Resident physicians’ perceptions of ambulatory care pharmacy

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Pharmacists, Physicians, Interprofessional Relations, Attitude of Health Personnel, Patient Care Team, Professional Role, Ambulatory Care, Surveys and Questionnaires, Indiana


Background: Physicians' acceptance of clinical pharmacy services is dependent on exposure to those services, with use increasing as resident physicians progress through their training. Resident physicians train within environments that have a multidisciplinary teaching and clinical care approach, working closely with other healthcare professionals. Ambulatory care pharmacists are increasingly working with resident physicians in clinic settings as part of the multidisciplinary team, and identification of resident physicians’ perceptions may influence future collaboration.

Objective: The objective of this research is to evaluate the perception of ambulatory care clinical pharmacy services from the perspective of resident physicians.

Methods:  A statewide network of ambulatory care pharmacists was identified and received an electronic questionnaire. Pharmacists working within clinics that serve as training sites for resident physicians then completed and distributed questionnaires to the resident physicians within their clinical site. Items related to demographics and perception of involvement and interactions with clinical pharmacists.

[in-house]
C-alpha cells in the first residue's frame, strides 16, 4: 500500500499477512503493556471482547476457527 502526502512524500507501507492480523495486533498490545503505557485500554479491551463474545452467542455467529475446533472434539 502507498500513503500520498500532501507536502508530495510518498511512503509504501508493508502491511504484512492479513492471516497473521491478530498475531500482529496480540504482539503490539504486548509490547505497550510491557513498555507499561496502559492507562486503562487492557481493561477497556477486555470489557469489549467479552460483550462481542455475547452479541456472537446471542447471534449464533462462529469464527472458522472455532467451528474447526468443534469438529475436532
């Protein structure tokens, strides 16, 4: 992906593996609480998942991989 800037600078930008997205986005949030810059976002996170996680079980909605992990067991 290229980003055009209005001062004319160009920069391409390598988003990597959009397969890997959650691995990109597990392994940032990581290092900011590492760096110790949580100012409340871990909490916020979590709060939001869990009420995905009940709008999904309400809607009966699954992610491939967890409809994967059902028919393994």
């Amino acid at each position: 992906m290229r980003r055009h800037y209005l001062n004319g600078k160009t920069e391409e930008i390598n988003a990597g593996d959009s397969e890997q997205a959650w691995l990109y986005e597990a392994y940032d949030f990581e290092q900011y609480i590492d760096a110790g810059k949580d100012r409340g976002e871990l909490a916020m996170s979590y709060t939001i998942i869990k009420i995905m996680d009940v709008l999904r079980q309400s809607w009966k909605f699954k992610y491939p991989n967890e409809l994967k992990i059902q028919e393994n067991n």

Results: Forty-five resident physicians responded from four unique clinical sites (response rate = 42%).  They agreed or strongly agreed that pharmacists help patients obtain their therapeutic goals (97.8%), are able to educate patients effectively (95.6%), provide high quality care (97.8%), and do a good job helping co-manage patients (91.1%). Previous exposure to pharmacists was limited primarily to the drugstore (48.9%) and hospital (51.1%) settings. Resident physicians in the third year of training and those reporting a friend was a pharmacist, were more likely to have a positive perception of the pharmacist’s role as a resident educator (p=0.048 and p=0.044, respectively).

Conclusions: Resident physicians with a longer duration of exposure and personal friendship with a pharmacist are more likely to express positive perceptions. Areas for further enhancements in this interprofessional relationship related to perceptions about pharmacist autonomy and patient relationships were identified.

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